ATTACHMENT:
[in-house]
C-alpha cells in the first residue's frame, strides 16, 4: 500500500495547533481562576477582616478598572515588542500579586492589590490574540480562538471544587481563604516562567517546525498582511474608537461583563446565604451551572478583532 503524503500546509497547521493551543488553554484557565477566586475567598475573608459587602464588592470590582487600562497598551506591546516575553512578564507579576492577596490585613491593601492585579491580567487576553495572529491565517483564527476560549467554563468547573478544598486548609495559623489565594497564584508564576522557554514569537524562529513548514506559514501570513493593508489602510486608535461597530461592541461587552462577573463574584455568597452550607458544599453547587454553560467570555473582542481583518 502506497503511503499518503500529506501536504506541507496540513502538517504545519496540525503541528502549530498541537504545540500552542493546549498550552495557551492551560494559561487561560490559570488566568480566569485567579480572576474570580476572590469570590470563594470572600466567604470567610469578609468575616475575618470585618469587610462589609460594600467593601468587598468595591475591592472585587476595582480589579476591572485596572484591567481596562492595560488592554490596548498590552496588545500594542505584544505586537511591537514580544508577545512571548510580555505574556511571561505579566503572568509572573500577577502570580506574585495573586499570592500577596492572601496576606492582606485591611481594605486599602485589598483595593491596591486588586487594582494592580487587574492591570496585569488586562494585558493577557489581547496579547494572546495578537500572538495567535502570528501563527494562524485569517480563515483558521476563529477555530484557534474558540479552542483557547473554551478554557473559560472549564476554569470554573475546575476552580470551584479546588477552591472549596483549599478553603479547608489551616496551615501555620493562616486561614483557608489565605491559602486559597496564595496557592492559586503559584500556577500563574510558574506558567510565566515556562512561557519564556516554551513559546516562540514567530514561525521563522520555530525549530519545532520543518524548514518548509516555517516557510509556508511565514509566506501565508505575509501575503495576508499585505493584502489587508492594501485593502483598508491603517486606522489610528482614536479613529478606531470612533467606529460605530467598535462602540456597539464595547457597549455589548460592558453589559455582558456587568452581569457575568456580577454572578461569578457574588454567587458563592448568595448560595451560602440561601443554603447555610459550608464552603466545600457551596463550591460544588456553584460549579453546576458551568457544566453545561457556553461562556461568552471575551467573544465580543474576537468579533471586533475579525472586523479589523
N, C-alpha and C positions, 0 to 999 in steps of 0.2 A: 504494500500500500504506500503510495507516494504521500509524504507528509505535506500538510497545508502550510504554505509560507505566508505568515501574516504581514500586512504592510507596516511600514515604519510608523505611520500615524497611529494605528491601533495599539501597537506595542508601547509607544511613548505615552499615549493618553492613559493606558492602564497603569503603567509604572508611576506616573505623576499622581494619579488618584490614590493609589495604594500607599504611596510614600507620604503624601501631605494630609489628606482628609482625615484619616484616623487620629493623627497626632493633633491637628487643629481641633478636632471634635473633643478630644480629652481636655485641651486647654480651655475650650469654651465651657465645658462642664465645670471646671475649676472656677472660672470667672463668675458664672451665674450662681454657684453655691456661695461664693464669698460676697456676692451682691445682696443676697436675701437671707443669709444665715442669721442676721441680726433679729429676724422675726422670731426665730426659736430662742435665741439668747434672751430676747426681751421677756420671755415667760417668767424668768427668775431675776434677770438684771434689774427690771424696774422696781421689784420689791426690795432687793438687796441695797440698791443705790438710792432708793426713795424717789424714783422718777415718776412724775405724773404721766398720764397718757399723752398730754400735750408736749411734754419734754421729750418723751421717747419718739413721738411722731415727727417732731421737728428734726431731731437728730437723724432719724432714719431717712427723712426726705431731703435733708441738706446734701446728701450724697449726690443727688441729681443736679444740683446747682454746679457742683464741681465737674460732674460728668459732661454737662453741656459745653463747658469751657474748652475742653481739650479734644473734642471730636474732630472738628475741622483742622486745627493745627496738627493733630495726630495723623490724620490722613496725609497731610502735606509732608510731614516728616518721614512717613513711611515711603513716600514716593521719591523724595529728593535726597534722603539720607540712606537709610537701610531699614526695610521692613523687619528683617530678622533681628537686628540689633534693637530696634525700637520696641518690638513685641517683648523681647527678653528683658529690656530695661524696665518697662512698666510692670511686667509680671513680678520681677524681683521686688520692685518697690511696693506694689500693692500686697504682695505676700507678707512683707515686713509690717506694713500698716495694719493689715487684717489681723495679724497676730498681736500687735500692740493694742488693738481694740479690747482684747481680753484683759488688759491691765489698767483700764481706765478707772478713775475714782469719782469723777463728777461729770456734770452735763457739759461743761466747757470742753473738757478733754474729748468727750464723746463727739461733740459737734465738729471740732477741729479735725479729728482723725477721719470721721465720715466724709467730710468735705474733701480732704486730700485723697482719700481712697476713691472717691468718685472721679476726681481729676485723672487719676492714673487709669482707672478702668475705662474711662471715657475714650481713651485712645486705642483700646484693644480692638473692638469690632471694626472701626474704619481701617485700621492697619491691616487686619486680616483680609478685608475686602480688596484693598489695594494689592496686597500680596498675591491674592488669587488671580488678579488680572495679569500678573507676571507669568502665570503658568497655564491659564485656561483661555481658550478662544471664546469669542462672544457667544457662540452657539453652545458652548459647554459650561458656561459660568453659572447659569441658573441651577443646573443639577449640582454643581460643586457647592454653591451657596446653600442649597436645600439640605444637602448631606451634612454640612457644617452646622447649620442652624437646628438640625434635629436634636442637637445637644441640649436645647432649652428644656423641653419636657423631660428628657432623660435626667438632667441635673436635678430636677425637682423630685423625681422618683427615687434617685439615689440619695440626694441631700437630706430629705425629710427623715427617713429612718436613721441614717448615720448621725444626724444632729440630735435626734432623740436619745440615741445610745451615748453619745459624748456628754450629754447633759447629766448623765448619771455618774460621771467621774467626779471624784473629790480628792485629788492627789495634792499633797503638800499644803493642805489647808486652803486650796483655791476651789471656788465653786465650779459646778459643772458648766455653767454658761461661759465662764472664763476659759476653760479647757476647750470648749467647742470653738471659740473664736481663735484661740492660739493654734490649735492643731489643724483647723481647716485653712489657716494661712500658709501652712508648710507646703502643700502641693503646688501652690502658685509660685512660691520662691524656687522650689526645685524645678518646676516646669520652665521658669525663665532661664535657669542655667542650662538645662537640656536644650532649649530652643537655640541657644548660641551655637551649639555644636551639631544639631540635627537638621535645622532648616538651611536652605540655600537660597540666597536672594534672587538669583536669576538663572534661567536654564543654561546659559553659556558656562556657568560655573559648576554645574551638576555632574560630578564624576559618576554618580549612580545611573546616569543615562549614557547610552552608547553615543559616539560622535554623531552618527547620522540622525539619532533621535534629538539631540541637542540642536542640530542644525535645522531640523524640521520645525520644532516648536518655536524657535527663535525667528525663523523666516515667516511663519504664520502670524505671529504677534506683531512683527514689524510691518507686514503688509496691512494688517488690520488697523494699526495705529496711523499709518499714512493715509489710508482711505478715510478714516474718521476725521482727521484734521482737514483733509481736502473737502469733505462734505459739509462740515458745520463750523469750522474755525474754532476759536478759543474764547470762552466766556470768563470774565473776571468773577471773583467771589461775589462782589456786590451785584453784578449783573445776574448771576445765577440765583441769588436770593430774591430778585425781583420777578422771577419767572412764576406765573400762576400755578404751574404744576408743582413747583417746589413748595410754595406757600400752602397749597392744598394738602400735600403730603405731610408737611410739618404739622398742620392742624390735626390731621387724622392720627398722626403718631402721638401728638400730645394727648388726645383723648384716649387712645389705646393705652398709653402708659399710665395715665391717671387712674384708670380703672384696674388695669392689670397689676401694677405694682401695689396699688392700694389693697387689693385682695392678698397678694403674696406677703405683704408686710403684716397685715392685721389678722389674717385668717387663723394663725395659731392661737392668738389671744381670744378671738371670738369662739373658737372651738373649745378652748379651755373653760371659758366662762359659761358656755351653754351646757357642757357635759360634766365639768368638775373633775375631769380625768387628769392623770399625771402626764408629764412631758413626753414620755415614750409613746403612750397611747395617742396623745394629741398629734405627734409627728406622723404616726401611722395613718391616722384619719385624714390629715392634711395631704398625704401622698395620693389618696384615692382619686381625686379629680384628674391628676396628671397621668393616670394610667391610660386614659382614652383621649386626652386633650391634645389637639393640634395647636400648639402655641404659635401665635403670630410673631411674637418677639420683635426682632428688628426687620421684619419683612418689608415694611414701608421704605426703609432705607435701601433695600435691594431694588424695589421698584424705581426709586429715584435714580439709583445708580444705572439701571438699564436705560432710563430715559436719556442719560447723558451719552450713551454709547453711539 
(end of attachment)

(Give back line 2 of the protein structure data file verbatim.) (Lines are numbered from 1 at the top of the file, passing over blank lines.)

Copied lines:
C-alpha cells in the first residue's frame, strides 16, 4: 500500500495547533481562576477582616478598572515588542500579586492589590490574540480562538471544587481563604516562567517546525498582511474608537461583563446565604451551572478583532 503524503500546509497547521493551543488553554484557565477566586475567598475573608459587602464588592470590582487600562497598551506591546516575553512578564507579576492577596490585613491593601492585579491580567487576553495572529491565517483564527476560549467554563468547573478544598486548609495559623489565594497564584508564576522557554514569537524562529513548514506559514501570513493593508489602510486608535461597530461592541461587552462577573463574584455568597452550607458544599453547587454553560467570555473582542481583518 502506497503511503499518503500529506501536504506541507496540513502538517504545519496540525503541528502549530498541537504545540500552542493546549498550552495557551492551560494559561487561560490559570488566568480566569485567579480572576474570580476572590469570590470563594470572600466567604470567610469578609468575616475575618470585618469587610462589609460594600467593601468587598468595591475591592472585587476595582480589579476591572485596572484591567481596562492595560488592554490596548498590552496588545500594542505584544505586537511591537514580544508577545512571548510580555505574556511571561505579566503572568509572573500577577502570580506574585495573586499570592500577596492572601496576606492582606485591611481594605486599602485589598483595593491596591486588586487594582494592580487587574492591570496585569488586562494585558493577557489581547496579547494572546495578537500572538495567535502570528501563527494562524485569517480563515483558521476563529477555530484557534474558540479552542483557547473554551478554557473559560472549564476554569470554573475546575476552580470551584479546588477552591472549596483549599478553603479547608489551616496551615501555620493562616486561614483557608489565605491559602486559597496564595496557592492559586503559584500556577500563574510558574506558567510565566515556562512561557519564556516554551513559546516562540514567530514561525521563522520555530525549530519545532520543518524548514518548509516555517516557510509556508511565514509566506501565508505575509501575503495576508499585505493584502489587508492594501485593502483598508491603517486606522489610528482614536479613529478606531470612533467606529460605530467598535462602540456597539464595547457597549455589548460592558453589559455582558456587568452581569457575568456580577454572578461569578457574588454567587458563592448568595448560595451560602440561601443554603447555610459550608464552603466545600457551596463550591460544588456553584460549579453546576458551568457544566453545561457556553461562556461568552471575551467573544465580543474576537468579533471586533475579525472586523479589523